“Then the car got out of control and cannoned into a tree, and then bounced away into the ravine, ricocheting off the numerous rocks.” The shadow said, pointing towards the glowing villages at the foot of the mountain. “I was thrown out of the moving vehicle and felt my head held in an iron grasp by the creatures in the car. I saw my body sailing through the flying car and then it vanished somewhere into the thickets over there. my head was still in the steel vice of the creature.” He stopped and turned toward me. Suddenly the night was silent. The incessant chirping of crickets became inaudible and the rustling of leaves by the breeze was muffled. In the dead silence of the night, the stranger whispered, “It was a horrible death! I don’t think that you can imagine yourself without a head, can you?”
We had stopped under a huge tree. He was standing in moonlight, his facial features barely visible.
“Like this?” I pulled out my head, kept it on my palm and walked towards my new friend.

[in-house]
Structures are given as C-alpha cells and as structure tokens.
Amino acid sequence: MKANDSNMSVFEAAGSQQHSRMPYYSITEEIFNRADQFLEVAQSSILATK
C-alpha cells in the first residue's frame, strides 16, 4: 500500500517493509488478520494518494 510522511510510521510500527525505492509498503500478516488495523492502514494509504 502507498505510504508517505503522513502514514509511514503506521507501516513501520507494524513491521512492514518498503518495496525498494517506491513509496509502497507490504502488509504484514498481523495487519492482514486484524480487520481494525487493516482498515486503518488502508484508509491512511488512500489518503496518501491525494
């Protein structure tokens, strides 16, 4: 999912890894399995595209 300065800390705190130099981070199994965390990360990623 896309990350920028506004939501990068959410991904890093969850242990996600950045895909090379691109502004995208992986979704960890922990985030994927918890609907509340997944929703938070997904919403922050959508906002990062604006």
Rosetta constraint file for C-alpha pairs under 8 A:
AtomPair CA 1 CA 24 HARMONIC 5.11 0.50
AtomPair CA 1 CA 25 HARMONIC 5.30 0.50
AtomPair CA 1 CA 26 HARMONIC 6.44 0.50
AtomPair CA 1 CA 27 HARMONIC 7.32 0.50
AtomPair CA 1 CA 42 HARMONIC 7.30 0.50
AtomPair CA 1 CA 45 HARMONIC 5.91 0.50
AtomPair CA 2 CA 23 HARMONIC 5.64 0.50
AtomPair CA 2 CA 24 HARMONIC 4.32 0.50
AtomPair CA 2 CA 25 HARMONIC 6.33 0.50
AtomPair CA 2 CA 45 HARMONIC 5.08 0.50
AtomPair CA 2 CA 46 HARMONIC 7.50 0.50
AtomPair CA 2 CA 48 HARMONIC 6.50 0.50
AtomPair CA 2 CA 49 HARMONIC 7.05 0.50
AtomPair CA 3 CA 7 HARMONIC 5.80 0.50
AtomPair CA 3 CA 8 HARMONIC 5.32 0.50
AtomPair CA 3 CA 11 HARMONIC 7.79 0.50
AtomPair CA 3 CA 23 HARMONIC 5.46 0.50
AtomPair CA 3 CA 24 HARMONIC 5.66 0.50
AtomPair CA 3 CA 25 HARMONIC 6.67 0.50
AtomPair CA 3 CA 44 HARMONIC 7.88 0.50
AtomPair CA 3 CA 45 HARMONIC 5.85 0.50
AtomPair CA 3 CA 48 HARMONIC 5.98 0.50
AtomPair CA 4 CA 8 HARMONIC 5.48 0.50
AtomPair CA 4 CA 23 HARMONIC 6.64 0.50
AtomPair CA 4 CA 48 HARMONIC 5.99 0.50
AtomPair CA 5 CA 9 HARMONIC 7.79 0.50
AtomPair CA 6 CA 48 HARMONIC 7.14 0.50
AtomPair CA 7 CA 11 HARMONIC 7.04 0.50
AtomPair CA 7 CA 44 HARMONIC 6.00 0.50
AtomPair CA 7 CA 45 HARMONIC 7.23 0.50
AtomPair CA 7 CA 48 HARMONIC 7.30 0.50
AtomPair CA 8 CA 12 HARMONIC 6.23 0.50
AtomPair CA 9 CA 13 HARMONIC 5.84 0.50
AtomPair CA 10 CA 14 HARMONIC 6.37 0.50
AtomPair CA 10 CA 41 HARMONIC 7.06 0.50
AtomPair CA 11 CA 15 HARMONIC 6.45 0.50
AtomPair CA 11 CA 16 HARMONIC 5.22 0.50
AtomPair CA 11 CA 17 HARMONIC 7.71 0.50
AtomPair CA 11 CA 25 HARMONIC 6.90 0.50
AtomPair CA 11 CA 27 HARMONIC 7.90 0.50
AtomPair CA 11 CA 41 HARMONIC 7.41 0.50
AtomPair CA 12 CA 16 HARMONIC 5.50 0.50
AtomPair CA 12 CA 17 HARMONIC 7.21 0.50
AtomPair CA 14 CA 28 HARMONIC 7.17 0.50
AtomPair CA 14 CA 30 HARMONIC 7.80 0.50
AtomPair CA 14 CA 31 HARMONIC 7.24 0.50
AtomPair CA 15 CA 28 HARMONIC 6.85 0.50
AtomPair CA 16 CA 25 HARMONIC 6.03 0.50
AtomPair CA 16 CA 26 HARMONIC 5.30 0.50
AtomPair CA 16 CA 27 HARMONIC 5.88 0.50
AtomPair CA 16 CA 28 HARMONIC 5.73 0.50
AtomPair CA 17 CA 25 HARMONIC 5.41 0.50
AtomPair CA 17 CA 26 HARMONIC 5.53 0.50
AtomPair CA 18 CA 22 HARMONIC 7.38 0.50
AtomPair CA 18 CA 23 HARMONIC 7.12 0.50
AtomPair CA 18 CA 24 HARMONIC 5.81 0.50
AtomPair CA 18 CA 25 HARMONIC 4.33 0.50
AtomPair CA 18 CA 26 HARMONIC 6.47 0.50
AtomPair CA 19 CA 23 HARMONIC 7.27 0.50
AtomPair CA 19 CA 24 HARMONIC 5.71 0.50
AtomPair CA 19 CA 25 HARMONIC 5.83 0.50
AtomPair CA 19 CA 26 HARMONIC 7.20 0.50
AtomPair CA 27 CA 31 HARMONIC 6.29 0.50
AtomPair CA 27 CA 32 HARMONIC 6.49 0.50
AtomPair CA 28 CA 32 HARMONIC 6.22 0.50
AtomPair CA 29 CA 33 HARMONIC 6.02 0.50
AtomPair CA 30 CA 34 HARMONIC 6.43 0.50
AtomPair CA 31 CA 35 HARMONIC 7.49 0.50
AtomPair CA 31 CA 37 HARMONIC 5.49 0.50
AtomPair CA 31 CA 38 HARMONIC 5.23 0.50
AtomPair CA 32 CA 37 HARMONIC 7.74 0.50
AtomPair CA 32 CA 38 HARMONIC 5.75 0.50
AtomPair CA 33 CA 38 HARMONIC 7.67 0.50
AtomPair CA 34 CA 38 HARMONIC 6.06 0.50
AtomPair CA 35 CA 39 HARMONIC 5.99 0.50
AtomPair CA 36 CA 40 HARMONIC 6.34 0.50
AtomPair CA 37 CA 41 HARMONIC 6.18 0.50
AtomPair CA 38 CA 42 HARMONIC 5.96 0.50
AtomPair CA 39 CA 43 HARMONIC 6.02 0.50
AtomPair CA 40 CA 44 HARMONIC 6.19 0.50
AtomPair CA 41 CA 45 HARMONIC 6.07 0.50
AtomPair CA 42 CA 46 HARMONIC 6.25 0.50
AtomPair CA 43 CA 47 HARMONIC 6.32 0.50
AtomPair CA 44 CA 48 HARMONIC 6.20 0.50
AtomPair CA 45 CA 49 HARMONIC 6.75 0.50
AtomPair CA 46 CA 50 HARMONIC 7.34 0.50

He looked at the grinning head on my palm for a second, then screamed hysterically and fell down. He tried to crawl away from me. The face on my palm was animated with a malevolent laughter and my headless torso was heaving with it. The stranger tried to scramble away and then stumbled at the low parapet. He fell over in the ravine, his terrified screams waking up the sleeping birds.
He was trying to scare a ghost! The comedy of the situation overwhelmed me and I laughed like a maniac. A high pitched ultrasonic laughter, which only bats could hear and shiver in fear. I cackled in monstrous laughter and rose above those ghats like a giant and invisible bat. I saw a couple of dark figures crawling out of the woods. May be the friends of this practical joker, who may have been wondering why was he talking to no one! I rode the wind to St Patricks cemetery in Panchgani.
366. After all, this is a leap year!